Some of the lavishly illustrated new gift books for travelers and armchair travelers span continents and cultures. Here are several worthy of any shopping list.
Burton Holmes Travelogues
The Greatest Traveller of His Time, 1892-1952
Edited by Genoa Caldwell
This is a delightful book about Burton Holmes, a 19th and 20th century adventurer credited with coining the word "travelogue." It is as stylish as its subject, an elegant man who affected white suits and pith helmets as he traversed the world, camera in hand.
Holmes, who died in 1958 at age 88, and his wife, Margaret, split their later years between New York and their Hollywood Hills home, Topside. He made travel shorts for MGM, and the couple hobnobbed with such stars and star-makers as Douglas Fairbanks and Mary Pickford, Jean Harlow, Sam Goldwyn and Jack Warner.
Summing up his 60 years of globe-trotting, Holmes wrote: "The only things I own which are still worth what they have cost me are my travel memories, the mind-pictures of places which I have been hoarding like a happy miser for more than half a century."
The book, with its images of places now almost unrecognizably changed, is both history and biography. Among those images: a vintage motorcar pursuing a kangaroo in the Australian outback in 1917, women in Gibson Girl gowns promenading in 1907 Vienna, and Queen Victoria's Diamond Jubilee procession in London in 1897.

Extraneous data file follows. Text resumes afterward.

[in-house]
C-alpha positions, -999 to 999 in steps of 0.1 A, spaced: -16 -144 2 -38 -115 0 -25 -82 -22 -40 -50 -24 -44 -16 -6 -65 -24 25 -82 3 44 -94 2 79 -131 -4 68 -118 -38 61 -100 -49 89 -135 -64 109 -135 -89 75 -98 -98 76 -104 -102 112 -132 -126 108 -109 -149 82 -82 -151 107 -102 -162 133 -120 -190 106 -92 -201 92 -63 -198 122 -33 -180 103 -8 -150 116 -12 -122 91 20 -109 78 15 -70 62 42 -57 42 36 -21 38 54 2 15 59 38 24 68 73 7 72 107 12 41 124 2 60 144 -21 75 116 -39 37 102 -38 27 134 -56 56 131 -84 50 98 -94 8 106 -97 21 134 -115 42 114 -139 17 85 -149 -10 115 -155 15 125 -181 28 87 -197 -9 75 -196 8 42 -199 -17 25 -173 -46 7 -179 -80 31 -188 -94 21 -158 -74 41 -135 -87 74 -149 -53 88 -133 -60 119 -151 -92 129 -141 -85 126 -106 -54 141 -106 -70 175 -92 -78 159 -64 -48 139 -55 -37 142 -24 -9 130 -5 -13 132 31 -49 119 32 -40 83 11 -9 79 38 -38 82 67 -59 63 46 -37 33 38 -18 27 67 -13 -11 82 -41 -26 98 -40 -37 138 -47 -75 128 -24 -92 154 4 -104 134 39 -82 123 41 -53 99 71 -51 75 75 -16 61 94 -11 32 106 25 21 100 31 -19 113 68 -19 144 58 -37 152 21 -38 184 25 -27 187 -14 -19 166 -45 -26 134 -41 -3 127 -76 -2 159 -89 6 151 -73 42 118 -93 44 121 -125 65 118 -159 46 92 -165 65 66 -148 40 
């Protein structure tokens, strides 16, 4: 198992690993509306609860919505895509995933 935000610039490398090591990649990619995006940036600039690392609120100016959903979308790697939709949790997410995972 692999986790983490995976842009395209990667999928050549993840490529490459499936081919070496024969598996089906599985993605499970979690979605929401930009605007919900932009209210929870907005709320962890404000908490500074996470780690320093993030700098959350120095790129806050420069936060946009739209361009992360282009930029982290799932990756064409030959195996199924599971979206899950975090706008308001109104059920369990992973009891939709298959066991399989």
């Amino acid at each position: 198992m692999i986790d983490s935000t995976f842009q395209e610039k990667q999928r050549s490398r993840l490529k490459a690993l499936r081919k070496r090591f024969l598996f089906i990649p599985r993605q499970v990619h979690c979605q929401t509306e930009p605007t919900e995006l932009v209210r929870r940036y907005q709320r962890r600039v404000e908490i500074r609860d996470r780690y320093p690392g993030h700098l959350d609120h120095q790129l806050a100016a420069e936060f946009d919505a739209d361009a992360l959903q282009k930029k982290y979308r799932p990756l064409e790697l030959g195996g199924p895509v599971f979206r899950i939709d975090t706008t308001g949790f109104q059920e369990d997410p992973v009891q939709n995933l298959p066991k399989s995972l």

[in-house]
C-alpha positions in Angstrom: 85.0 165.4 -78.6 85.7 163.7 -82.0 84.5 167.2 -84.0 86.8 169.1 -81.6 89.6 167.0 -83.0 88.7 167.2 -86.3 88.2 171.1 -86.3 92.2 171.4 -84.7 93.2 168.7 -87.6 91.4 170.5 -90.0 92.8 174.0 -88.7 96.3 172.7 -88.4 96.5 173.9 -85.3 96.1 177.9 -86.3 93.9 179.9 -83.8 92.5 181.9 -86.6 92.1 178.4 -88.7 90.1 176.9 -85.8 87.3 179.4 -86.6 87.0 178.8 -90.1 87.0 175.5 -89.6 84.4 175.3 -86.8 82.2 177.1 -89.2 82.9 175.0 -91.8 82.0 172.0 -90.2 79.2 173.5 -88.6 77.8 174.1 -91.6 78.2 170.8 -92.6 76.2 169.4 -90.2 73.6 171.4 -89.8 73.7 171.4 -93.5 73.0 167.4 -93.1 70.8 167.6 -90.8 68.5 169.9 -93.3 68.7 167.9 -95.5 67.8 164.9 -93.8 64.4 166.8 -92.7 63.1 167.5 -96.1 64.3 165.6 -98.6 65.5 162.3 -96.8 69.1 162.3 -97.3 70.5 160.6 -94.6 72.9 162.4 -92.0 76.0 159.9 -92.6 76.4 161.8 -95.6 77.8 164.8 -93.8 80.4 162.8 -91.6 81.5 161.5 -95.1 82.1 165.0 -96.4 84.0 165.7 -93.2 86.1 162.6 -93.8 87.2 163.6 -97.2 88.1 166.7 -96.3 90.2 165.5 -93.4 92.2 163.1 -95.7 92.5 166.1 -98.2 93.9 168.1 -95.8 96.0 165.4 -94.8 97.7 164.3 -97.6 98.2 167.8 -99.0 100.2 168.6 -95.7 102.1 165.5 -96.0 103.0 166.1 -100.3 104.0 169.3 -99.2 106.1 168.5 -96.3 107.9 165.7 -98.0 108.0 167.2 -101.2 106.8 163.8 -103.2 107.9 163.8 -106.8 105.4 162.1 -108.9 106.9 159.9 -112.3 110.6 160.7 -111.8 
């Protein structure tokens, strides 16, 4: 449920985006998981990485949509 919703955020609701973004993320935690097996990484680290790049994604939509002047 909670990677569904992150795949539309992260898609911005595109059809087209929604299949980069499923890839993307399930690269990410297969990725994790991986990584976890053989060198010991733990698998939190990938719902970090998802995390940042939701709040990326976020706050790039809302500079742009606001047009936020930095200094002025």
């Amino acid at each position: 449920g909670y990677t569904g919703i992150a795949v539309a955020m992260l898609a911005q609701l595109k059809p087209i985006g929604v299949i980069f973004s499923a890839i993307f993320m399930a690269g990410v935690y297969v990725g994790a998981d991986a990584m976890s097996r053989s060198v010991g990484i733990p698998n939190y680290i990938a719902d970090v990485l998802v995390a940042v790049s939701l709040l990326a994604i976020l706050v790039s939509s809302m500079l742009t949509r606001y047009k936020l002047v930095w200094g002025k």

Japan and Italy remained Holmes' favorite foreign countries, but in the United States he found "an exhaustless wealth of charm and wonder." He photographed Calamity Jane in a long calico dress at Yosemite, and the Santa Monica Pier when the La Monica Ballroom hosted many a dance marathon.
Of Hollywood, he once observed: "One of these days someone will say, 'Strike the set' and this whole town will fall down."
By the editors of Sierra Club Books
Sierra Club Books, $50
The editors have chosen 175 images, beautifully reproduced in large format, for this tribute to Galen Rowell, the noted adventure photographer who died in 2002 with his wife, Barbara, in a small-plane crash near Bishop, Calif.
There's a foreword by Tom Brokaw, his friend and admirer, who writes of Galen Rowell's "commitment to the wonders of nature in all of their forms." Other friends and former associates contributed text.
Rowell, a frequent contributor to National Geographic, was a UC Berkeley dropout and dedicated rock climber who in 1972 sold his auto repair shop in Albany, Calif., and set out to become an adventure journalist.